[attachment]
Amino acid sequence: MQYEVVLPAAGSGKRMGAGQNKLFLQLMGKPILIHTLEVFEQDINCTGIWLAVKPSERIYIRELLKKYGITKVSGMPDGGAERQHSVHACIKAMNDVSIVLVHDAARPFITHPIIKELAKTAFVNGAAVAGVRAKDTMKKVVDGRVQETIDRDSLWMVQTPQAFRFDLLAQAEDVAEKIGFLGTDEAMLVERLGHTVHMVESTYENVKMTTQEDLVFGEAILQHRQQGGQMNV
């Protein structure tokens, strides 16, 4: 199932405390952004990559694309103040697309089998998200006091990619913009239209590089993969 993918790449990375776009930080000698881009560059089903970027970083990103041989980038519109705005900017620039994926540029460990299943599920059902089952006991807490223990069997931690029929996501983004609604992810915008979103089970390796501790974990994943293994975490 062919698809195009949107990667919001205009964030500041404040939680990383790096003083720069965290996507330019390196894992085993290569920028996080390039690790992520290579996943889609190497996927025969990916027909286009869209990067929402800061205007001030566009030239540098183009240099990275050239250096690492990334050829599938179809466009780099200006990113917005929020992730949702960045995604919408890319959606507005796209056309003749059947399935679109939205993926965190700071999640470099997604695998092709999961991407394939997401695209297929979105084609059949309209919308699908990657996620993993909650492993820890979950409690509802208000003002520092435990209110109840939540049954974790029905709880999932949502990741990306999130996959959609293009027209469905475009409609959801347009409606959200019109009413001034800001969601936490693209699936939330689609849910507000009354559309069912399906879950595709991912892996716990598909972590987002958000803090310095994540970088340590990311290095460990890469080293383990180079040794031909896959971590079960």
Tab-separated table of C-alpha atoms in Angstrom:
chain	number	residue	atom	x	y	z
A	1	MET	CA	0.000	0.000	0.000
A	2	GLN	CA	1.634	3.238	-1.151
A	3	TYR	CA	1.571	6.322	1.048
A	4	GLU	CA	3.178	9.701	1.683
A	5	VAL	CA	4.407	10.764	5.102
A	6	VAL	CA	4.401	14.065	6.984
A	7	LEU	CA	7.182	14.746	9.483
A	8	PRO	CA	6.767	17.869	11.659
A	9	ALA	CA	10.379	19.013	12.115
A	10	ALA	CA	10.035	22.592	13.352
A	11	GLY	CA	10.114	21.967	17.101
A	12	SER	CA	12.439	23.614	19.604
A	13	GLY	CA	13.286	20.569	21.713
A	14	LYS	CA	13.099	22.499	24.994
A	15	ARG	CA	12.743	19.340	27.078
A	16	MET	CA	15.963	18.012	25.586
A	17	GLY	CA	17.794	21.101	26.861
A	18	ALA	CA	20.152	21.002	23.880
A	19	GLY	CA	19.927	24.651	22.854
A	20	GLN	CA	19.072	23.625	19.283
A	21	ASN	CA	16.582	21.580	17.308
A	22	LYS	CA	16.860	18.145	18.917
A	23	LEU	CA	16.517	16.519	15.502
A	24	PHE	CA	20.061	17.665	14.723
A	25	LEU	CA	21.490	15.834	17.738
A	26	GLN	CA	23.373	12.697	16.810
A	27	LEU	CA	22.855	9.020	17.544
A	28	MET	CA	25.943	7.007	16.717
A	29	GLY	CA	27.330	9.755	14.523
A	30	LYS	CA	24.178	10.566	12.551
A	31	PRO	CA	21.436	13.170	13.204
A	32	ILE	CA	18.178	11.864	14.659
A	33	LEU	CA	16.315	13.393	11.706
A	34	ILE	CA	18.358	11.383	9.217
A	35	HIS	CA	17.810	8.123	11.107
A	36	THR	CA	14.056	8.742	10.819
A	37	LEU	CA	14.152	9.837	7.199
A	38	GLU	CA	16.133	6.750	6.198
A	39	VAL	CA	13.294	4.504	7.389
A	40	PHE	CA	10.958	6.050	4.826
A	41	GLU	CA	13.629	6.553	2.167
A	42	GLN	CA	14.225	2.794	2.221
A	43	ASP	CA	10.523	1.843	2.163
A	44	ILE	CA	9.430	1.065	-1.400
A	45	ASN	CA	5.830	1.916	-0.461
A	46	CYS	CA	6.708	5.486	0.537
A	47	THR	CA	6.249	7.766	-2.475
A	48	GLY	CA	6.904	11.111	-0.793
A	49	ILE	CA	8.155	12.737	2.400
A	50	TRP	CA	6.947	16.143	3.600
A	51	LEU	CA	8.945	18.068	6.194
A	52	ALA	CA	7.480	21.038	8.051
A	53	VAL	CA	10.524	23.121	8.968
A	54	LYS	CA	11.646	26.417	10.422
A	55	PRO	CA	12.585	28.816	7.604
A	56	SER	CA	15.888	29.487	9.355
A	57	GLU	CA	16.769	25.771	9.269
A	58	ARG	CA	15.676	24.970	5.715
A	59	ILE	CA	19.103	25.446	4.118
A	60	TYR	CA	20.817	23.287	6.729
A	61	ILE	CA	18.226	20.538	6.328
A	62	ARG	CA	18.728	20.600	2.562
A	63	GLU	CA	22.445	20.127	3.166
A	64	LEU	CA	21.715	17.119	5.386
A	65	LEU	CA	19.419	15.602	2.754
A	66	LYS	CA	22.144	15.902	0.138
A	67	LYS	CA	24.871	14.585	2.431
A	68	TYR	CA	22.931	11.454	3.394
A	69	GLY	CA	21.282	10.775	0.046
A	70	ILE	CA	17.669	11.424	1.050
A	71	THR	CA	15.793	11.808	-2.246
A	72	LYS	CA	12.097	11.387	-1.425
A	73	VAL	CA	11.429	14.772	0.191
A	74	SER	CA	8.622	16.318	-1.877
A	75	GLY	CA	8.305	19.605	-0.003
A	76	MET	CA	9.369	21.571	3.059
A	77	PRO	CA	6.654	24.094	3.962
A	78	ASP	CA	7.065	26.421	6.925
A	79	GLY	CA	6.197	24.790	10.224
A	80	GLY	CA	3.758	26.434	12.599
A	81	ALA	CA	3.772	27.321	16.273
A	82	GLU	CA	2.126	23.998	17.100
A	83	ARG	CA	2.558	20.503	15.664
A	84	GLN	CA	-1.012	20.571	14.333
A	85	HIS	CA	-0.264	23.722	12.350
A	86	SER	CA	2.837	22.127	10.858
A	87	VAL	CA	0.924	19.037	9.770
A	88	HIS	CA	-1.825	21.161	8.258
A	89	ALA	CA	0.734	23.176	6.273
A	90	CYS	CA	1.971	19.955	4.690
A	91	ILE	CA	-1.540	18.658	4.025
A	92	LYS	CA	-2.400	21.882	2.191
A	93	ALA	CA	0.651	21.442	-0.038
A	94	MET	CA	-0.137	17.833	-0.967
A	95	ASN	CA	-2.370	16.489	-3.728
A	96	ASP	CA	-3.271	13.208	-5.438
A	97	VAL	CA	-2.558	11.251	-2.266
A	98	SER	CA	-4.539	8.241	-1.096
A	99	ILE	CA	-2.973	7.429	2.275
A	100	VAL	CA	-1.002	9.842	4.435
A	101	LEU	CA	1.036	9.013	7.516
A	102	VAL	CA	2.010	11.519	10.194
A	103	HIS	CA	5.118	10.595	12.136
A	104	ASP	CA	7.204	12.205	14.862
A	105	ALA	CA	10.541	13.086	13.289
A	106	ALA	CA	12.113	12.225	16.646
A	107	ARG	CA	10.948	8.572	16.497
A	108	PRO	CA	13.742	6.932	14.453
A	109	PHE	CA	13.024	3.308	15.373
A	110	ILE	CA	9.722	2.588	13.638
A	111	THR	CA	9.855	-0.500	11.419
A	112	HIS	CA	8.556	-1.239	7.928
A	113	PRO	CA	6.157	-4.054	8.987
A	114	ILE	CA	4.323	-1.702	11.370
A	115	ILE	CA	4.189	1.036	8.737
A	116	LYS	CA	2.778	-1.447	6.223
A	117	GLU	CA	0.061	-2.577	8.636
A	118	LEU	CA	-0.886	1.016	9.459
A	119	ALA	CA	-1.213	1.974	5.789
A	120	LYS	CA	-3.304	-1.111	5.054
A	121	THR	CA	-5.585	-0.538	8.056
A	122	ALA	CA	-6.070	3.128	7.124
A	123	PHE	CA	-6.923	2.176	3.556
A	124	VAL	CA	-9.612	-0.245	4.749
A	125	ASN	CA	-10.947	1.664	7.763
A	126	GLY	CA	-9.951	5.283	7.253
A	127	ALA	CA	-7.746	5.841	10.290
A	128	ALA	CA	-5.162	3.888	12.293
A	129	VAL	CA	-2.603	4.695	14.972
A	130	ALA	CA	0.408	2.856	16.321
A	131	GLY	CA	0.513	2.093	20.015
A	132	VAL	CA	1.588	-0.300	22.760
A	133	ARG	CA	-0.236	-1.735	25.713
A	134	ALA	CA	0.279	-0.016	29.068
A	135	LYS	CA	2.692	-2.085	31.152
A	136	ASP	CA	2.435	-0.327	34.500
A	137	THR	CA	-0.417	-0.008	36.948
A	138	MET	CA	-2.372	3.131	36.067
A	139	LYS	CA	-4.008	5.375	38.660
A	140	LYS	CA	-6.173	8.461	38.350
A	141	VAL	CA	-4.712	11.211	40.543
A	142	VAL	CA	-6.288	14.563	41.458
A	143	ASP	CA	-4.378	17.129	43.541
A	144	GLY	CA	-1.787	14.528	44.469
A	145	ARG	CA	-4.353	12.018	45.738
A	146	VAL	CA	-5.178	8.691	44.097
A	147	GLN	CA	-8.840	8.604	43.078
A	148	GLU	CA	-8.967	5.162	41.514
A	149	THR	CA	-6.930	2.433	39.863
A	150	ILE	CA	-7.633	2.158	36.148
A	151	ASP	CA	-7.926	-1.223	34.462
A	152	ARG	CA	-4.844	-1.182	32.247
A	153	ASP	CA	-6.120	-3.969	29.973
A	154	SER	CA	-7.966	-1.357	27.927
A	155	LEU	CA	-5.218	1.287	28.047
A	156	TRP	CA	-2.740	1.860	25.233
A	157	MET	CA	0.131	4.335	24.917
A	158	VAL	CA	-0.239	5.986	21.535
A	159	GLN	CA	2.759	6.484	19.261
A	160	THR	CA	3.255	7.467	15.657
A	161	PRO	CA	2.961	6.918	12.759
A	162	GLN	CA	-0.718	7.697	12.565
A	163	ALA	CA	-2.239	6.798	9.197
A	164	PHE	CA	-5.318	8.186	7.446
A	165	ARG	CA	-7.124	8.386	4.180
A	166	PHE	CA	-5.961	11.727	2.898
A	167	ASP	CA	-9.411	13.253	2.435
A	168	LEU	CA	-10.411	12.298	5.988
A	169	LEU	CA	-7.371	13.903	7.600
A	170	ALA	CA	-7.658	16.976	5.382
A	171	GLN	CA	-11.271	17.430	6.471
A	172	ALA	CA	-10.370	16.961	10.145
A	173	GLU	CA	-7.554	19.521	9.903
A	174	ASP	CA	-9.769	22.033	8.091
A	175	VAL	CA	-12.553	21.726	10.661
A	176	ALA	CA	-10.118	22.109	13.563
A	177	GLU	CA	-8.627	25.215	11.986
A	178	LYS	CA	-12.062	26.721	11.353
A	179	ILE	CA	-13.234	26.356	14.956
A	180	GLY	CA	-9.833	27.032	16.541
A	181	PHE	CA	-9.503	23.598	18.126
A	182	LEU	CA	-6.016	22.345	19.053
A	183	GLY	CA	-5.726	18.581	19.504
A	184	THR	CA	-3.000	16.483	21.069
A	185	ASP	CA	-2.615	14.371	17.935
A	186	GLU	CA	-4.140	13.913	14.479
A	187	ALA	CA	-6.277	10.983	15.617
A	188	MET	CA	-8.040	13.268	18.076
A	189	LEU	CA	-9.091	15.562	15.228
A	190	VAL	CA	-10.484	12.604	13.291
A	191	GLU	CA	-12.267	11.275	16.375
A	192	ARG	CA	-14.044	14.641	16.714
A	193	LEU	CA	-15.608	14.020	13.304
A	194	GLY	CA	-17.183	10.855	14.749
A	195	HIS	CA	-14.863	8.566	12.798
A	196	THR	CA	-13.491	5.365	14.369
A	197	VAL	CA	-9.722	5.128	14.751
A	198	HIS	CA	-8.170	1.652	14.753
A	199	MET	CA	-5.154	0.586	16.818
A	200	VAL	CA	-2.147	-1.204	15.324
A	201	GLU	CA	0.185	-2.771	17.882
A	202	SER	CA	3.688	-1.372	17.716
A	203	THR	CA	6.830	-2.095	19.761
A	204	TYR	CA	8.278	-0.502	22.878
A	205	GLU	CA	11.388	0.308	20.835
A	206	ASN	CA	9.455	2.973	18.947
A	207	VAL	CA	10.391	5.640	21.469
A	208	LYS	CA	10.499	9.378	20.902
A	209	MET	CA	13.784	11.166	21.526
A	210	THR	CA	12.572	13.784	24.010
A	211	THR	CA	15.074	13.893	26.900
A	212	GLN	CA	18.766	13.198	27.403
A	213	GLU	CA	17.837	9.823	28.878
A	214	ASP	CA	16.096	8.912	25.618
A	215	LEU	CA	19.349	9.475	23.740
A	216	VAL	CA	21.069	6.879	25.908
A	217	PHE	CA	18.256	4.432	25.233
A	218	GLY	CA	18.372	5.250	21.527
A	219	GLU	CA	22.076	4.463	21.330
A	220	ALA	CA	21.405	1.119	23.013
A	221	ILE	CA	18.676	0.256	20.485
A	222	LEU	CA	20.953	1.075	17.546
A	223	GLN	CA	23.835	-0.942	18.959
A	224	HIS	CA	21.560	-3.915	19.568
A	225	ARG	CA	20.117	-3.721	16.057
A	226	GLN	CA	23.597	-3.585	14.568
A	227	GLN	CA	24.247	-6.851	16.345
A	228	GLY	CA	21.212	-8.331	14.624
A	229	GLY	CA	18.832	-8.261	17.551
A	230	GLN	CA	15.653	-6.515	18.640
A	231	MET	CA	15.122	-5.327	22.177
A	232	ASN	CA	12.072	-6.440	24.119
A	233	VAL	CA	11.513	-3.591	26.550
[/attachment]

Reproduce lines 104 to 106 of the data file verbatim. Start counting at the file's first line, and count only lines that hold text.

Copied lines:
A	100	VAL	CA	-1.002	9.842	4.435
A	101	LEU	CA	1.036	9.013	7.516
A	102	VAL	CA	2.010	11.519	10.194